A ‘crazy beast’ from the time of dinosaurs belongs to an obscure mammal group

Wednesday, April 29, 2020 - 10:06 in Paleontology & Archaeology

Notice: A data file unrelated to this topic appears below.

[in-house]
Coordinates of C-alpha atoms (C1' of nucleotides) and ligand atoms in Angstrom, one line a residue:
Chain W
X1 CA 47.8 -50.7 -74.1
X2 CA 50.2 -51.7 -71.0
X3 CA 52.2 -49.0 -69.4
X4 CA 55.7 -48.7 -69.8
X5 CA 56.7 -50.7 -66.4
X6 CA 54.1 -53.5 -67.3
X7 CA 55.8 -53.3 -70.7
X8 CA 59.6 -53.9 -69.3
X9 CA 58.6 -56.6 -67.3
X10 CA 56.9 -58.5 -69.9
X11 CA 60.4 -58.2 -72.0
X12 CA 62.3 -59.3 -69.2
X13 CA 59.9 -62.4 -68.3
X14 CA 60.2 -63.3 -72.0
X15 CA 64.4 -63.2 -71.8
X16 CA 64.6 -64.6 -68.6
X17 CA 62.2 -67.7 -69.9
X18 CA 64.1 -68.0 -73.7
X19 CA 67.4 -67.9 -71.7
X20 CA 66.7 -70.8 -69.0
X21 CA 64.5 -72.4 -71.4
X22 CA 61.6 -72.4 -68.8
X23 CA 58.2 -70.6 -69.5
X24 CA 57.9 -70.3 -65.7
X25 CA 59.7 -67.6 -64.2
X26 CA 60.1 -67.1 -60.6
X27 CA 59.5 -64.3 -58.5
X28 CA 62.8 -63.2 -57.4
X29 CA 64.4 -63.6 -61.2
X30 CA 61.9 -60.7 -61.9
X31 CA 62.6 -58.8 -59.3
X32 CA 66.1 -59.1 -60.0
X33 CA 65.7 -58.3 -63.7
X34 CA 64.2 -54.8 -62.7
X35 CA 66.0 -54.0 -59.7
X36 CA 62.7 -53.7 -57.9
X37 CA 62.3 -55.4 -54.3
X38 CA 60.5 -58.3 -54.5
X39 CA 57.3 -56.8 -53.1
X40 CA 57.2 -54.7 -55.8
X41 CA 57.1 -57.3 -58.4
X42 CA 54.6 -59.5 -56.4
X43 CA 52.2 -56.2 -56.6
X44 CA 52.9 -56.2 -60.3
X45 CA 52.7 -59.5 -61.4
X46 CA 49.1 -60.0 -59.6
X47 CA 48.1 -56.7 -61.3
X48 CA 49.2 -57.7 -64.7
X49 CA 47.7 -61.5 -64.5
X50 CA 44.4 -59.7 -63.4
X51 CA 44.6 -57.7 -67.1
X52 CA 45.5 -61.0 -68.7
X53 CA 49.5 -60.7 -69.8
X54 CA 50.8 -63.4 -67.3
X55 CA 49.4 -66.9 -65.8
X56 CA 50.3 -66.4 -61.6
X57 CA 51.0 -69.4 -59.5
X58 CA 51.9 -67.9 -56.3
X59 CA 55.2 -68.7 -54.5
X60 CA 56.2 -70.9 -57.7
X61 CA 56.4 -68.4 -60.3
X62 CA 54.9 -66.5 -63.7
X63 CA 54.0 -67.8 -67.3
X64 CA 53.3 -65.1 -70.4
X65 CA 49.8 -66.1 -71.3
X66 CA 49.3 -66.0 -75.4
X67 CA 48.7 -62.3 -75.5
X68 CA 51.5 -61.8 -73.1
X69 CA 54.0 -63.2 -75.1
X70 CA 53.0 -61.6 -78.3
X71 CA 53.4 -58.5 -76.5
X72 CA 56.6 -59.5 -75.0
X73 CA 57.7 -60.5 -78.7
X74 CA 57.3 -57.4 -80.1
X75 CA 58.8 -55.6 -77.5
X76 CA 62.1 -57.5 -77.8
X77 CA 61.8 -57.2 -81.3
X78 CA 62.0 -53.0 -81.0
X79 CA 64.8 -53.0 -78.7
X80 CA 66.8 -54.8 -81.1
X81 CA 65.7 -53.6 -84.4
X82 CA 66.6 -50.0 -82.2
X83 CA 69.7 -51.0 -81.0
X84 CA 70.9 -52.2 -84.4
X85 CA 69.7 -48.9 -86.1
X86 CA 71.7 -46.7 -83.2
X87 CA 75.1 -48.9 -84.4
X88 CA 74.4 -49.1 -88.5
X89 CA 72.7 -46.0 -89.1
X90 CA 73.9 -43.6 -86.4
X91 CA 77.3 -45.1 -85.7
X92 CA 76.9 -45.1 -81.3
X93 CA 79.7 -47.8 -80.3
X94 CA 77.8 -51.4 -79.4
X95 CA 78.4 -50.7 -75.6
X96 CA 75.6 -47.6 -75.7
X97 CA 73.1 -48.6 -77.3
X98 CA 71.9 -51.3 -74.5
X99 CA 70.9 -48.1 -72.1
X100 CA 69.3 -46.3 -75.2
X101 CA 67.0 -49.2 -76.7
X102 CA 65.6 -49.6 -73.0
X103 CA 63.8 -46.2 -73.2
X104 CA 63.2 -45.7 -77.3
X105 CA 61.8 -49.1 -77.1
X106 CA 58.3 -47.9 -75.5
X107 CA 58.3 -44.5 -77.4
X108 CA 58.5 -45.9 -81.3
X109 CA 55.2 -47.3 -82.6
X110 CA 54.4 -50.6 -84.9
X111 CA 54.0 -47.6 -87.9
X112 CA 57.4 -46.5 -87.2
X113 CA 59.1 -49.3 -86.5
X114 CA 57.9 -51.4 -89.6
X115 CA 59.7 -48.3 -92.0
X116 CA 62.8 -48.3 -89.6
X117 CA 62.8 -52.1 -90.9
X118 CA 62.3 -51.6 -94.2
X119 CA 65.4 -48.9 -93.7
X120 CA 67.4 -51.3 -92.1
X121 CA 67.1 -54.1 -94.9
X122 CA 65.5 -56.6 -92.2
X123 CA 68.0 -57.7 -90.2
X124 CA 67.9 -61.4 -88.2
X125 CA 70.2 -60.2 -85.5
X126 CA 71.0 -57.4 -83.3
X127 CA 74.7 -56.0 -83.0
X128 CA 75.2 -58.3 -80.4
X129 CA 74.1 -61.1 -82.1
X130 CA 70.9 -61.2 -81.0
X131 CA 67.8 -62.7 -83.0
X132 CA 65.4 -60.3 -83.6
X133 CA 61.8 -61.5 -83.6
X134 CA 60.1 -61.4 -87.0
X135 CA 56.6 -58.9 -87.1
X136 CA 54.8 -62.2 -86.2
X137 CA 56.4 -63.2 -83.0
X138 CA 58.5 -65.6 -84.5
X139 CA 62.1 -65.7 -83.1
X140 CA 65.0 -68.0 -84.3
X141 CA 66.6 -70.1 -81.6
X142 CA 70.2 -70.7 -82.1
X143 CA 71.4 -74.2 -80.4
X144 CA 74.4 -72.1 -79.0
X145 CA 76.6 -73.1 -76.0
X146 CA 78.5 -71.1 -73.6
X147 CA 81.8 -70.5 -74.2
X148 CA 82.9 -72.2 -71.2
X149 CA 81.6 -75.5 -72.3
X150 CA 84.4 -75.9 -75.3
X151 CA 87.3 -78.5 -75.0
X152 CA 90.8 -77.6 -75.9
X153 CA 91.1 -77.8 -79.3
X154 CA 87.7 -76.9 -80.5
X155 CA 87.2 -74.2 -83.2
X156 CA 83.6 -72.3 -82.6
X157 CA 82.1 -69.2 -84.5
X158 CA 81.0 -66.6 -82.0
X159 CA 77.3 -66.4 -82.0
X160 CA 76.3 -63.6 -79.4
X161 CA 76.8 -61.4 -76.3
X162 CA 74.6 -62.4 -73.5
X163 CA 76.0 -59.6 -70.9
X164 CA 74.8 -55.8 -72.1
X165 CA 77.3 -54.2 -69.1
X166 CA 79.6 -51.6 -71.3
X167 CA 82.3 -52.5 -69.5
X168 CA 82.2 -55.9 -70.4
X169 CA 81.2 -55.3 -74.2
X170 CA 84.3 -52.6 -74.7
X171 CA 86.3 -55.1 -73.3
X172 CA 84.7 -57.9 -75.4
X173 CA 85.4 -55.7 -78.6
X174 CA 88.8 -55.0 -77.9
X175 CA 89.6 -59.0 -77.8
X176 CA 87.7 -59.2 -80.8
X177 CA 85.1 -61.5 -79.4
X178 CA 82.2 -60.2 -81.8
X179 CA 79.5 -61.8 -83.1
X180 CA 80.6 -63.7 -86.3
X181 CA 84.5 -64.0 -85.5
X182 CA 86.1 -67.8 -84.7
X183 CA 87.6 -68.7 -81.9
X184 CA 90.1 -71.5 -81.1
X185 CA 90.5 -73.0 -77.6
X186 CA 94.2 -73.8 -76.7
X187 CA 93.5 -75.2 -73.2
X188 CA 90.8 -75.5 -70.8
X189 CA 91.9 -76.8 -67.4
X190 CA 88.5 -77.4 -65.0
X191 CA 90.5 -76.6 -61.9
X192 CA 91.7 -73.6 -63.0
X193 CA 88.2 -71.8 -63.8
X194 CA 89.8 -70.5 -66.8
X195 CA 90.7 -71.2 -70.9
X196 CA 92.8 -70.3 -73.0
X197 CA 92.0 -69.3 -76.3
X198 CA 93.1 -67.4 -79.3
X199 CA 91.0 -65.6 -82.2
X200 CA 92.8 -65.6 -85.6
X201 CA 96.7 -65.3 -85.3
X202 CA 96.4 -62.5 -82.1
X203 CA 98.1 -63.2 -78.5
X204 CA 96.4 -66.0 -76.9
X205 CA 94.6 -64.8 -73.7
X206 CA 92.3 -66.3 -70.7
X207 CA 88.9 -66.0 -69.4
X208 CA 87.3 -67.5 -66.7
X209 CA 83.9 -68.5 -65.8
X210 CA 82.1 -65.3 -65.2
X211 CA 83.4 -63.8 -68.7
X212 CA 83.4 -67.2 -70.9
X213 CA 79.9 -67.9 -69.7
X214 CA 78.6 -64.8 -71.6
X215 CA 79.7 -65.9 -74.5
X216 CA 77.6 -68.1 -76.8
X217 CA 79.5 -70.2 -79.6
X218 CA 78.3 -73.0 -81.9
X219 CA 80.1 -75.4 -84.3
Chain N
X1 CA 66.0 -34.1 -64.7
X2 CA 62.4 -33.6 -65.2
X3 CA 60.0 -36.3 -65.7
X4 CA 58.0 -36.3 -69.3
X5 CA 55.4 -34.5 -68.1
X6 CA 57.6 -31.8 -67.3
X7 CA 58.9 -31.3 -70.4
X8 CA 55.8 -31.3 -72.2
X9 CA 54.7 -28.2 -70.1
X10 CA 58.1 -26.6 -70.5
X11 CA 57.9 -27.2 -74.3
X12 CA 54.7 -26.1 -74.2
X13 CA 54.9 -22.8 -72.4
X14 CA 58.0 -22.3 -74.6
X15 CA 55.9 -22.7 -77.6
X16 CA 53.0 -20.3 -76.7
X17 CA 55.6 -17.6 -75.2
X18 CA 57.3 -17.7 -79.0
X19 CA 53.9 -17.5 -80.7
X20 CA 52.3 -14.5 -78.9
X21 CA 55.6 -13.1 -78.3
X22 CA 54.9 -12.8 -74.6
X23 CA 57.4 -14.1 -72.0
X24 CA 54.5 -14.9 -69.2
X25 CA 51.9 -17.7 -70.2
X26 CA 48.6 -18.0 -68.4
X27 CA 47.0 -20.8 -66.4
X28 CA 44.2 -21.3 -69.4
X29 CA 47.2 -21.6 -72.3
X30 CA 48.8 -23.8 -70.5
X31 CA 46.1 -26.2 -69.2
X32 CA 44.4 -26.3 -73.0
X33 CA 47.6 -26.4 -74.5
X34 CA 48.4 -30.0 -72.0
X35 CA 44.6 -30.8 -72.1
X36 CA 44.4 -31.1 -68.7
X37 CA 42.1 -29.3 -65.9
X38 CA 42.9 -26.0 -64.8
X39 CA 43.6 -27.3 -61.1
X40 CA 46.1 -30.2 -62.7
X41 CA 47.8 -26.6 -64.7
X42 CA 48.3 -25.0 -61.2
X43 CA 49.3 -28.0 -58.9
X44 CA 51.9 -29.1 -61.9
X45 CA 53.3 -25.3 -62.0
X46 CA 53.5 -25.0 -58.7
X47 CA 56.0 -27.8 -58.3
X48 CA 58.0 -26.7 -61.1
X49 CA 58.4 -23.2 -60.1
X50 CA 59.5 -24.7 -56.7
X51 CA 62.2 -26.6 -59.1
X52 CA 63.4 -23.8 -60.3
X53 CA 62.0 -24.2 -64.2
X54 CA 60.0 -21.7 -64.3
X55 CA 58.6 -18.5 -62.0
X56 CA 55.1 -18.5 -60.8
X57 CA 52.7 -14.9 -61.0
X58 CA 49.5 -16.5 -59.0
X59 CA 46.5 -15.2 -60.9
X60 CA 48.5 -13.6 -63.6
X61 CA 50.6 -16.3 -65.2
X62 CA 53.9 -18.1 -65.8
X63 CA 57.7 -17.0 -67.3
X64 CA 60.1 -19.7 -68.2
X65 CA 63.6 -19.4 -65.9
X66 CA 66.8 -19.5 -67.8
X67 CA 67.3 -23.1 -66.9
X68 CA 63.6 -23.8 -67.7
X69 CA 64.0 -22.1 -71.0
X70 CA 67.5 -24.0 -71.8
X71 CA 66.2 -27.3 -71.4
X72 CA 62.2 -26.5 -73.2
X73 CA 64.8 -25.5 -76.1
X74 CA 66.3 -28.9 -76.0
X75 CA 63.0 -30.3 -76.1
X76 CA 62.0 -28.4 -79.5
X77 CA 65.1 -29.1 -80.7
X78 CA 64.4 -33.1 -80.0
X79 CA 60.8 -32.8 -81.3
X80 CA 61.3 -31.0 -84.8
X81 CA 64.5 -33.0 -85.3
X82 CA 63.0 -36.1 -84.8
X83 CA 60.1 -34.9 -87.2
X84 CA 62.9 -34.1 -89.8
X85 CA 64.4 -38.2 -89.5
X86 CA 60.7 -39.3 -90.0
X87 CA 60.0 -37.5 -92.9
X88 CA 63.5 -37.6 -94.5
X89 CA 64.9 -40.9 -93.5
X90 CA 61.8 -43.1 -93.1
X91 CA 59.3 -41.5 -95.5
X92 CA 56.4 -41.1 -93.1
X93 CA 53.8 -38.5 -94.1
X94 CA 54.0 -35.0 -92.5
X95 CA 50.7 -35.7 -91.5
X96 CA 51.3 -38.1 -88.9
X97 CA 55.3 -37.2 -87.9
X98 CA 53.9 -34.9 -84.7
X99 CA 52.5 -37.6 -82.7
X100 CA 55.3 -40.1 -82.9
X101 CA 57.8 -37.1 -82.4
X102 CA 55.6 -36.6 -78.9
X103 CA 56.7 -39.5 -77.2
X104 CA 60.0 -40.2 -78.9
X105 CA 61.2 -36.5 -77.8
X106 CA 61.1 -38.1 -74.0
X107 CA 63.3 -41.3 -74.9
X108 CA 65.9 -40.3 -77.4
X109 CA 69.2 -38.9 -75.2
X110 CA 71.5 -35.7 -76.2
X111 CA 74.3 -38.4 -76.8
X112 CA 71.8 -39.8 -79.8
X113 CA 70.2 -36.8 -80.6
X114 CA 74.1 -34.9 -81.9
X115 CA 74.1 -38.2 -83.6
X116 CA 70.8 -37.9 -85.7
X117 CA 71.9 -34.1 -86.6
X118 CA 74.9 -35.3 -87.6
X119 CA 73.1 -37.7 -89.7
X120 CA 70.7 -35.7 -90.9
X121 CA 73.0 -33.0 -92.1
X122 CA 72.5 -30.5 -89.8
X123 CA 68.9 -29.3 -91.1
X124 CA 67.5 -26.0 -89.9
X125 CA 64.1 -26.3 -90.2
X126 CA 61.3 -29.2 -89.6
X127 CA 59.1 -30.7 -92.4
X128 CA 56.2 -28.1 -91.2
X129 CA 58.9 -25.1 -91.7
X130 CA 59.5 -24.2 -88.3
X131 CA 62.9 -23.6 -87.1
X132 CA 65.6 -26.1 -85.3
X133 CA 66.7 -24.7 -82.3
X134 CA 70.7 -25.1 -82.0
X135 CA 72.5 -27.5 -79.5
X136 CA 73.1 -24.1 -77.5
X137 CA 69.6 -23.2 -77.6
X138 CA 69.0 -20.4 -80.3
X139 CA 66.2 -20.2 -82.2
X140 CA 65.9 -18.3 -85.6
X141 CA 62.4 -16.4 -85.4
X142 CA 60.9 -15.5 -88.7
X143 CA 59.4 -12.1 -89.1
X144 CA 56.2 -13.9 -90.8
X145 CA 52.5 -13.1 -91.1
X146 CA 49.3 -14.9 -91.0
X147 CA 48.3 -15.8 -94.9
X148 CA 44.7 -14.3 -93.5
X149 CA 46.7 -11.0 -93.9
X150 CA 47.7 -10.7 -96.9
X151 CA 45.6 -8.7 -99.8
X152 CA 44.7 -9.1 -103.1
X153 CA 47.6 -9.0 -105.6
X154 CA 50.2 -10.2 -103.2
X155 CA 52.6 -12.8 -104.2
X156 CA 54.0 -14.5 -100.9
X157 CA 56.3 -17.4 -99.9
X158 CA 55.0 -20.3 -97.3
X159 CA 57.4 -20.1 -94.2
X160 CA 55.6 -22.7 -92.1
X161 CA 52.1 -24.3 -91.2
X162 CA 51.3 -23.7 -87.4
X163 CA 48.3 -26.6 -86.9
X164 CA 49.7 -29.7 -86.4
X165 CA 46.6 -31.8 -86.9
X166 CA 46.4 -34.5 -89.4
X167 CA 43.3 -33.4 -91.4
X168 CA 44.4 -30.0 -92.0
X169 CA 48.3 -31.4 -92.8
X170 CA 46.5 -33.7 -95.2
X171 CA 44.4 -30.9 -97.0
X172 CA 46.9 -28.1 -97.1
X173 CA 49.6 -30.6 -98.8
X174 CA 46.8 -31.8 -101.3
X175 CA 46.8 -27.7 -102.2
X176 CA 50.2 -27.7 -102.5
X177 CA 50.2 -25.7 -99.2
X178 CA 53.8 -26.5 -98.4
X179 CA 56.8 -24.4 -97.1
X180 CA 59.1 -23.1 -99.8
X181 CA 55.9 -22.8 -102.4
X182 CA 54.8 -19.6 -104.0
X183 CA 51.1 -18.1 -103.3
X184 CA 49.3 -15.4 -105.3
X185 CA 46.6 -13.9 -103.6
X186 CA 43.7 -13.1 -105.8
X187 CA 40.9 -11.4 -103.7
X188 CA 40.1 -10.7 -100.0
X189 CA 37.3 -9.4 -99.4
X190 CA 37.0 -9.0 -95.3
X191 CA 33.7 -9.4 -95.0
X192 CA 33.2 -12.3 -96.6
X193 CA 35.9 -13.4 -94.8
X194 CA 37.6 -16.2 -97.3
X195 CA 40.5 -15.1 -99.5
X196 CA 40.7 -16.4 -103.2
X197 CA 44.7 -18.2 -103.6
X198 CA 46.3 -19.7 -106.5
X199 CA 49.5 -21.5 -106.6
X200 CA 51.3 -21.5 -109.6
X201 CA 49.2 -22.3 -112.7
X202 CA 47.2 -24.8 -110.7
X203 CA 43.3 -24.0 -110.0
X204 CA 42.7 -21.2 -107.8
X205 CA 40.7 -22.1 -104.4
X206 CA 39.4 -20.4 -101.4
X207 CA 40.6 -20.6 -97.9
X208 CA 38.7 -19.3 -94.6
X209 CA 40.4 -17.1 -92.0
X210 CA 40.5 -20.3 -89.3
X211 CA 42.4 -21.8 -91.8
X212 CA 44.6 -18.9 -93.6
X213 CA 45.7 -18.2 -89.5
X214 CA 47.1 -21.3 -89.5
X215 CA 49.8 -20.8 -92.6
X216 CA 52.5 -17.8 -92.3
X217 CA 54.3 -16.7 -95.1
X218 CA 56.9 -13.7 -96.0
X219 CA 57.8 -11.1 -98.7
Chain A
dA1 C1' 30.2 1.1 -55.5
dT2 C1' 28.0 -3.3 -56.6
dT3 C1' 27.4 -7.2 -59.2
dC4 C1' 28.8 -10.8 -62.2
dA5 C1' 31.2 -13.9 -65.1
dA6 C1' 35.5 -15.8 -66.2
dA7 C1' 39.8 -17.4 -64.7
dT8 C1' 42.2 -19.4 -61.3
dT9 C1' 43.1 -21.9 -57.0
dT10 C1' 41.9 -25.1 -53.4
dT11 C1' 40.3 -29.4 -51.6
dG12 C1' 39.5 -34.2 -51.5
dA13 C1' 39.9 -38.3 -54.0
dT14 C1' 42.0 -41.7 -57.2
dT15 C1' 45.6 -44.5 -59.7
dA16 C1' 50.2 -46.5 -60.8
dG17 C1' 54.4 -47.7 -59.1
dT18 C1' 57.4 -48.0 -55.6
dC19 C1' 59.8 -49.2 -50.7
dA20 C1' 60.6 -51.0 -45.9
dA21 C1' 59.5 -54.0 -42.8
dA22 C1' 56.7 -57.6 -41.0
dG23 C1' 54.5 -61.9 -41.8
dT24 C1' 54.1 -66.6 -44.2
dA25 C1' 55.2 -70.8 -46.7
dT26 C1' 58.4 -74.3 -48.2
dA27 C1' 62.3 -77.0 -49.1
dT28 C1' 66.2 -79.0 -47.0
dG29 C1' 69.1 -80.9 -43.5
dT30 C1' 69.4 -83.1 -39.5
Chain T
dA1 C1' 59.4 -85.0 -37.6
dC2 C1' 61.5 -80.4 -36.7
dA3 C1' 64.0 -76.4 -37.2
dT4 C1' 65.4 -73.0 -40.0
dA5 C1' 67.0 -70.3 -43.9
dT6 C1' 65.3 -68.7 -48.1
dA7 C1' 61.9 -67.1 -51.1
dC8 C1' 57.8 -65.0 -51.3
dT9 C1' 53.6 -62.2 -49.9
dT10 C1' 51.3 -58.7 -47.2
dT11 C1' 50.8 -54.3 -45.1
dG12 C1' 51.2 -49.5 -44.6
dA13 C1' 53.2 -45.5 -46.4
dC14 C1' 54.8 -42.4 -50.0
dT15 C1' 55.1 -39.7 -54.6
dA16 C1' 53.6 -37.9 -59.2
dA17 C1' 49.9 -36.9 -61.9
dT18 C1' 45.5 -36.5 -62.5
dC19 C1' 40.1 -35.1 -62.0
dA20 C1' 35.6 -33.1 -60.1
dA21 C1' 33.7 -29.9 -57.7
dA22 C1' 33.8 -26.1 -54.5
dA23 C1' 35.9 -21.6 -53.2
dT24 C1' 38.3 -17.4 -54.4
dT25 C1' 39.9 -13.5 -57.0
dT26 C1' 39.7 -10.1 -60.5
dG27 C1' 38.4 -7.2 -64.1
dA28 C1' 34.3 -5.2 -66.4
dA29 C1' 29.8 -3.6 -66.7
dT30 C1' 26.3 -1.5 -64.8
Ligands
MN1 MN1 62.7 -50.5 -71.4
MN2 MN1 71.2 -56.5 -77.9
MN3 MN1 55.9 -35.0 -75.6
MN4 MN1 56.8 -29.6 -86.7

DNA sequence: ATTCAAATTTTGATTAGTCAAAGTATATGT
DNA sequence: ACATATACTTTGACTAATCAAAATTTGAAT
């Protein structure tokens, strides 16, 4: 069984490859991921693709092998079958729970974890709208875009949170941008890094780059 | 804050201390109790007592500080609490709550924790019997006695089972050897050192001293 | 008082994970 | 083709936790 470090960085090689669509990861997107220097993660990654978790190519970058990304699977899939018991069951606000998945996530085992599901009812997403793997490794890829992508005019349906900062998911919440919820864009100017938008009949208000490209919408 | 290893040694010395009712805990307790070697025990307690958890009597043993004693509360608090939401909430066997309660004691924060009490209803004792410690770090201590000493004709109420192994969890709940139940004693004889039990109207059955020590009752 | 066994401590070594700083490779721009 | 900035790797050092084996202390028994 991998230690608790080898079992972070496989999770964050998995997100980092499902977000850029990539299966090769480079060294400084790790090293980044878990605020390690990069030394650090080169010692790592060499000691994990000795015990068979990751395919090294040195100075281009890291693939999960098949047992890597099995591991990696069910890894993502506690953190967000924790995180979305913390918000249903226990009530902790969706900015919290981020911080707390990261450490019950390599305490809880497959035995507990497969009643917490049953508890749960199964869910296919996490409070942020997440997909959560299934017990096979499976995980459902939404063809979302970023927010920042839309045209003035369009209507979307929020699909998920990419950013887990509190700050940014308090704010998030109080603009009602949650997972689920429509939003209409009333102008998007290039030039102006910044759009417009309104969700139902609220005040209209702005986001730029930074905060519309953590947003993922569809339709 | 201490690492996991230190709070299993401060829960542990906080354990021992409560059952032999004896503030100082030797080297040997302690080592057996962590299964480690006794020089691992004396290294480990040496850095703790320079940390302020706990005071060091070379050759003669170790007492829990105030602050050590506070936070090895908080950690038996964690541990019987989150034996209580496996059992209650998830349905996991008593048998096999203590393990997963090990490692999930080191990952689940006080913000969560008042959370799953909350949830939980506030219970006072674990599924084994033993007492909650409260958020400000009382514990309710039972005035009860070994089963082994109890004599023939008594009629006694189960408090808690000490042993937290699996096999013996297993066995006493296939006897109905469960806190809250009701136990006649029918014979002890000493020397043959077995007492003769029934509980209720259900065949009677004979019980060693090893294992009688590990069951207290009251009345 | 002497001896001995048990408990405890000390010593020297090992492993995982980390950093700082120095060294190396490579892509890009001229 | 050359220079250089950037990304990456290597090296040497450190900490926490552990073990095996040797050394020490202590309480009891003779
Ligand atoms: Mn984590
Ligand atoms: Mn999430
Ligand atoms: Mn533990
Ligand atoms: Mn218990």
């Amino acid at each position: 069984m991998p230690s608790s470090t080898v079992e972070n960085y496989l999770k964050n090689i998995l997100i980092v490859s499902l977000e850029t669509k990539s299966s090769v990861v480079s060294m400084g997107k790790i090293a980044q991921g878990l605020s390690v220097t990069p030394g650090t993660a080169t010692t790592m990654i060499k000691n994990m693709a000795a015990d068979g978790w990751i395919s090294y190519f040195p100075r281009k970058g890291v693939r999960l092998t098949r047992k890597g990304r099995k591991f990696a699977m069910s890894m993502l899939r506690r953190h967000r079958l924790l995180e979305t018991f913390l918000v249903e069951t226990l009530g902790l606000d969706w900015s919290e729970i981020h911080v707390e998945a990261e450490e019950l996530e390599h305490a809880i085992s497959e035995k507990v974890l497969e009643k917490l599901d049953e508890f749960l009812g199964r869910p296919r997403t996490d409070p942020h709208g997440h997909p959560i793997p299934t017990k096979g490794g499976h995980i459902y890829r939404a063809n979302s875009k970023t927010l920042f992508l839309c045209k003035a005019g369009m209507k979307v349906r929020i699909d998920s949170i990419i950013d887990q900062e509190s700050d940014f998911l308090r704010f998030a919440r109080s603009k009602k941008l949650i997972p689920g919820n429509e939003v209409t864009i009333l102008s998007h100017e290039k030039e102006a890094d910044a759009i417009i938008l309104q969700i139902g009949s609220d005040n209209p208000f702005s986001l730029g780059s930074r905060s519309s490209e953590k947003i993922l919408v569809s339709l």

The ancient mammal Adalatherium hui is so weird that it eluded classification for over a decade. A roughly 70-million-year-old skeleton of the species, uncovered in Madagascar in 1999, was clearly a mammal. But it boasted several distinctly un-mammalian features, such as a large hole on top of its snout. Also, although the animal’s forelimbs were aligned with its spine, like a typical mammal, its back legs were splayed out to the sides like a reptile. “It is so strange, compared to any other mammal, living or extinct,” says paleontologist David Krause, of the Denver Museum of Nature & Science, “it was just crazy.” Hence the name Adalatherium hui, from a Malagasy word meaning “crazy” and the Greek word for “beast.” Now, the crazy beast finally has been identified as a gondwanatherian — an obscure group of mammals that roamed the Southern Hemisphere during the age of dinosaurs, Krause and colleagues report online April 29 in Nature. The key to the animal’s identity was in comparing the skeleton...

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